Needs for the future

To extend the measurement capabilities and the range of observable trace gases, there is a need for gratings, not only in the SWIR 3 wavelength band, but also for SWIR 1 and SWIR 2. Additionally, these future applications ask for an unpolarized efficiency larger than 60 %, while the polarization remains, typically, below 10%. Further, low stray light and improved WFE performance are required. To answer these needs we develop along the following routes:



The most important improvement with respect to the TROPOMI process is that we now also pattern wafers with standard thickness instead of the odd 50 mm thick substrates. These wafers are later contact bonded to a prism, followed by a thermal fusing step. Working on wafers of standard thickness allows for much faster improvement cycles and the use of standard techniques and equipment from the semiconductor industry. We can now, for example, use advanced equipment and expertise available in the labs of Philips Innovation Services (PINS). The result is better performance at decreased cost: we have increased the process batch size while decreasing the processing time. Using wafers with standard thickness was not feasible before because their thickness is not constant enough resulting in a large wave-front error in the immersed gratings. The introduction of a dedicated polish step to reduce the thickness variation opened the route to wafer-to-prism bonding.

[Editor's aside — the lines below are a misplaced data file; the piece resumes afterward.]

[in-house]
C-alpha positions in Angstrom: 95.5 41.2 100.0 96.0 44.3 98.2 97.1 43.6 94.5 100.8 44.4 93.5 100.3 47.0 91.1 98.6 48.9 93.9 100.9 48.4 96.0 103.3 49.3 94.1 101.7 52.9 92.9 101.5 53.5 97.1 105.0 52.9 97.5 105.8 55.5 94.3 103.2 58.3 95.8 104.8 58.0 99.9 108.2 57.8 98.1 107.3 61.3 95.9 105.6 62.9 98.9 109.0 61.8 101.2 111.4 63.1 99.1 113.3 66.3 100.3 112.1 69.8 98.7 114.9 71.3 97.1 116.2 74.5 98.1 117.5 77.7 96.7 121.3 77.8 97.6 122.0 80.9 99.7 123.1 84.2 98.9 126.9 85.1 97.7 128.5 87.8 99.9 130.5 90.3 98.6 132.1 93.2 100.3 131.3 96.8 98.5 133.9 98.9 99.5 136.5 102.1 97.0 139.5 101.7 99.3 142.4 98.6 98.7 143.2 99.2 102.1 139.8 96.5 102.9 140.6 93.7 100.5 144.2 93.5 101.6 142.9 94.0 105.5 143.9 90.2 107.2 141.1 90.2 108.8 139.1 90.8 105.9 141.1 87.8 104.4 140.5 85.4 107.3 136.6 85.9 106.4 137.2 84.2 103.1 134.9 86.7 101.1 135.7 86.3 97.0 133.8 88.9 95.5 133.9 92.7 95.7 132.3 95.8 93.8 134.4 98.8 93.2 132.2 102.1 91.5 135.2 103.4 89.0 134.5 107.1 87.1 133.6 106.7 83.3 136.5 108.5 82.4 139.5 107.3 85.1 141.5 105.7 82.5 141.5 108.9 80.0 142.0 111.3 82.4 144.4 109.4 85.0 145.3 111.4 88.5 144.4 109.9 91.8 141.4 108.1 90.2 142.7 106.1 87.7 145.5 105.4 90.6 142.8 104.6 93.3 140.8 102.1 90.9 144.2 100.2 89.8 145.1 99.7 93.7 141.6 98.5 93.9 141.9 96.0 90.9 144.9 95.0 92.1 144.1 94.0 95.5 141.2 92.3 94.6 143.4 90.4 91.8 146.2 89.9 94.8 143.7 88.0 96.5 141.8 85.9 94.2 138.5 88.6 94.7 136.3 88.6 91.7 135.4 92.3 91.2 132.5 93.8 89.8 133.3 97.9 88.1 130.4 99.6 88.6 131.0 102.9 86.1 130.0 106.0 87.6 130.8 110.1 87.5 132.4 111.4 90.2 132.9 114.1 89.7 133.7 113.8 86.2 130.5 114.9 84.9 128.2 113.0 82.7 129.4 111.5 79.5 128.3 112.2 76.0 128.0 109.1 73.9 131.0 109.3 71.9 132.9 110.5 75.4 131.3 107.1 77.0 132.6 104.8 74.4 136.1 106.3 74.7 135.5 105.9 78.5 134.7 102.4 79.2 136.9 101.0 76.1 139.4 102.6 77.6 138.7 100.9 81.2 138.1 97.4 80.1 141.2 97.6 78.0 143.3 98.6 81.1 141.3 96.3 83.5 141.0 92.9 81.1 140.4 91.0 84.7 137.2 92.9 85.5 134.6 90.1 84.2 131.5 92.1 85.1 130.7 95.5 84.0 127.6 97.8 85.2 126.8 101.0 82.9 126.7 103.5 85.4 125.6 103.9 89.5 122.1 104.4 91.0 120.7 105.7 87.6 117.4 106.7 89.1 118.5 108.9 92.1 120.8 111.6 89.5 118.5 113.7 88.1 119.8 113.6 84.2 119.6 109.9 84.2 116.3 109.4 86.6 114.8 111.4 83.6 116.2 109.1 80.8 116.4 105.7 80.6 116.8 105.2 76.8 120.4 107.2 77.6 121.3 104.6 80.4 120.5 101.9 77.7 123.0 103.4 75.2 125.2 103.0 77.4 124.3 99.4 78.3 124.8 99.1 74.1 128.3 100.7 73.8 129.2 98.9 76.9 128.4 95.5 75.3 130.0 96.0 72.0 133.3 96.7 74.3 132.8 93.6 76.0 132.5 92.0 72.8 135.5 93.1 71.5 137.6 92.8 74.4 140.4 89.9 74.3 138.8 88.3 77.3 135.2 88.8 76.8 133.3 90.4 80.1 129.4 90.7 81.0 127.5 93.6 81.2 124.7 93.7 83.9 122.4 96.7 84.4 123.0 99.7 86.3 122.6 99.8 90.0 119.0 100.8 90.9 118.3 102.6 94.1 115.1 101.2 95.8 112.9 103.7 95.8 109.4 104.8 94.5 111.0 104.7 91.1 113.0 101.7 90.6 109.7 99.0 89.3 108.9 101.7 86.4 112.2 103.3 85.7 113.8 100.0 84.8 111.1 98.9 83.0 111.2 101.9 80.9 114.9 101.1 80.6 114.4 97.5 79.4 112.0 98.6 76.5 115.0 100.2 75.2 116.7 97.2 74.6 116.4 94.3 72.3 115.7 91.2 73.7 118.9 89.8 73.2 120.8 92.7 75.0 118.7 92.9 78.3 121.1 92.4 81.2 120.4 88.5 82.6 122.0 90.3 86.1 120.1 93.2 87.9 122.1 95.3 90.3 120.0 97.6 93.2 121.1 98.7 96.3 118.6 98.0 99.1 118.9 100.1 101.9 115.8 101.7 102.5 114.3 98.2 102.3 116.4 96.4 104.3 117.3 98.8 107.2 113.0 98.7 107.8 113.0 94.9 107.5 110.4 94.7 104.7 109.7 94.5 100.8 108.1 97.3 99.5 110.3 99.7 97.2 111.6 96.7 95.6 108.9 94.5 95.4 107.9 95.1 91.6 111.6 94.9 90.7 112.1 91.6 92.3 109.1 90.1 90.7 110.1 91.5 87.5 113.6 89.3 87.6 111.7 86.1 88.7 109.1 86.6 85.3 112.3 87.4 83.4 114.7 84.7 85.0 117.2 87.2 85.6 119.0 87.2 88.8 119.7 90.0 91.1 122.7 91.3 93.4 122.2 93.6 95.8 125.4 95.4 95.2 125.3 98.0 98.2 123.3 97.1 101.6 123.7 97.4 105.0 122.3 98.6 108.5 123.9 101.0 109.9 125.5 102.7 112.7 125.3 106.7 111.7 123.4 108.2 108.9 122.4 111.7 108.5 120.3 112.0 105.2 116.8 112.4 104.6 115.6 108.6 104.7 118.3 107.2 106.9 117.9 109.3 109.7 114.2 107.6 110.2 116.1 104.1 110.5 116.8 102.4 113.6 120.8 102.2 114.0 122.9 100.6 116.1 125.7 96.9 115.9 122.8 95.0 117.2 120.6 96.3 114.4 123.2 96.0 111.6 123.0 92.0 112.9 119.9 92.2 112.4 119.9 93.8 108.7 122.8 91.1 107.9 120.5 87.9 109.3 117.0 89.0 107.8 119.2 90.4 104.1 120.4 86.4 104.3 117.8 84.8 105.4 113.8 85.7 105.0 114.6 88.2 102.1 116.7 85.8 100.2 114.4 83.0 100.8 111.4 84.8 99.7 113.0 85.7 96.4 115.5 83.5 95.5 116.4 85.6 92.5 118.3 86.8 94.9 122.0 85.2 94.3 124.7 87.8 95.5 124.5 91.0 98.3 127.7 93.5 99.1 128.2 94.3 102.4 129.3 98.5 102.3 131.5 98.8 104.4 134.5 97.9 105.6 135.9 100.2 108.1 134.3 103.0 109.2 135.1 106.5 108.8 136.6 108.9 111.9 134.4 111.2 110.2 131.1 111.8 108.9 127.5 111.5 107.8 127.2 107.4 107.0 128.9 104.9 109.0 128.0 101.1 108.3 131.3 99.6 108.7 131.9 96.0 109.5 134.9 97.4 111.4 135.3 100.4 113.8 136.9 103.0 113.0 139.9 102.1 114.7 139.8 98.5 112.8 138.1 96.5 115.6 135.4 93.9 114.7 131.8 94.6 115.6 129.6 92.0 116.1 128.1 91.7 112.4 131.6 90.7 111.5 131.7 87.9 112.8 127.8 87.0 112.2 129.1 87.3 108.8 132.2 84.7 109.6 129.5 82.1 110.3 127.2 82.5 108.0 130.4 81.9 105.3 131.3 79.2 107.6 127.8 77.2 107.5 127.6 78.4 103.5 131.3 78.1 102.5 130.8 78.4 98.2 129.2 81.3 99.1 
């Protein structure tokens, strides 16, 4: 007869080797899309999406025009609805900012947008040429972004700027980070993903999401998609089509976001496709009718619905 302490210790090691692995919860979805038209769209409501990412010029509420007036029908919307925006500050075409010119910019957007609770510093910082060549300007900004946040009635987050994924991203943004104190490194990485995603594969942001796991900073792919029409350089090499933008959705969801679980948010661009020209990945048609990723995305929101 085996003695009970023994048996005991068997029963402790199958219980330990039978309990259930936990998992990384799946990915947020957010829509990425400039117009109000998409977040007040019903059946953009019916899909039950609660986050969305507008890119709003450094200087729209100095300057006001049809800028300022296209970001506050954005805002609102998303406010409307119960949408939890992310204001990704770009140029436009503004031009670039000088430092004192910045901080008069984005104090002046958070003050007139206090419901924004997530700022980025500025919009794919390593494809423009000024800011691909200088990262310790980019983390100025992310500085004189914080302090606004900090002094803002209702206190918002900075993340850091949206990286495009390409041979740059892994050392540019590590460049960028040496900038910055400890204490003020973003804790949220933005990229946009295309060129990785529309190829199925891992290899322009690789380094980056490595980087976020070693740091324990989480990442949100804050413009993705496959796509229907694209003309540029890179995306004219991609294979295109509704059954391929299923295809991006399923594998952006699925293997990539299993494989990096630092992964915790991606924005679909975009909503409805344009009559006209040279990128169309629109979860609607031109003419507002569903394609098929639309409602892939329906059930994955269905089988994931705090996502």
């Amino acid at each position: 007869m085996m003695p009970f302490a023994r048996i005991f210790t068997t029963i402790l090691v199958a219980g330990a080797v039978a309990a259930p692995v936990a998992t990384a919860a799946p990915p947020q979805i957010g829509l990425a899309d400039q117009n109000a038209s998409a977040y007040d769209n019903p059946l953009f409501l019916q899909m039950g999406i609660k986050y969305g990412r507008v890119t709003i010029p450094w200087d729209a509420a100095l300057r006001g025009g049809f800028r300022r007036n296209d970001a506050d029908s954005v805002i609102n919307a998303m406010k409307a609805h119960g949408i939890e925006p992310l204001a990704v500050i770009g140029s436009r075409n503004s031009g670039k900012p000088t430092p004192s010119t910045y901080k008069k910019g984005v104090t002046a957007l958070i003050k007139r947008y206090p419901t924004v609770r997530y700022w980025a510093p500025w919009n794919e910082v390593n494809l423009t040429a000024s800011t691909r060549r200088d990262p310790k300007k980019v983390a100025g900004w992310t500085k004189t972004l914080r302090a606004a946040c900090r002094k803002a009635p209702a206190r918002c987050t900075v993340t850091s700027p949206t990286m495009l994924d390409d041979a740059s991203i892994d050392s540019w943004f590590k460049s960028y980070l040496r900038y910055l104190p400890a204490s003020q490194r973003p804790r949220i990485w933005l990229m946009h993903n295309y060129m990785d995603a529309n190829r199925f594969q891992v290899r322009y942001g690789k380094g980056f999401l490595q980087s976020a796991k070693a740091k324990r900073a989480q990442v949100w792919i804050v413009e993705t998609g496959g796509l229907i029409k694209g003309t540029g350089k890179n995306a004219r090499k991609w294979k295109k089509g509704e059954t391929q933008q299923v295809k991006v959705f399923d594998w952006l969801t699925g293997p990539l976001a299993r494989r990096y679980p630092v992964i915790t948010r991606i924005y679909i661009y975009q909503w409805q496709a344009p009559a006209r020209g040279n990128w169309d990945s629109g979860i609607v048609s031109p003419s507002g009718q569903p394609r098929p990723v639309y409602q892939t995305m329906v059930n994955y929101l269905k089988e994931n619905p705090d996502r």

For example, for a ground-based SWIR-MIR spectrometer SRON and partners develop an immersed grating with a grating surface area of 80 x 140 mm [4]. Here, the grating wafer and prism will be produced separately and contact bonded followed by thermal fusing at high temperature.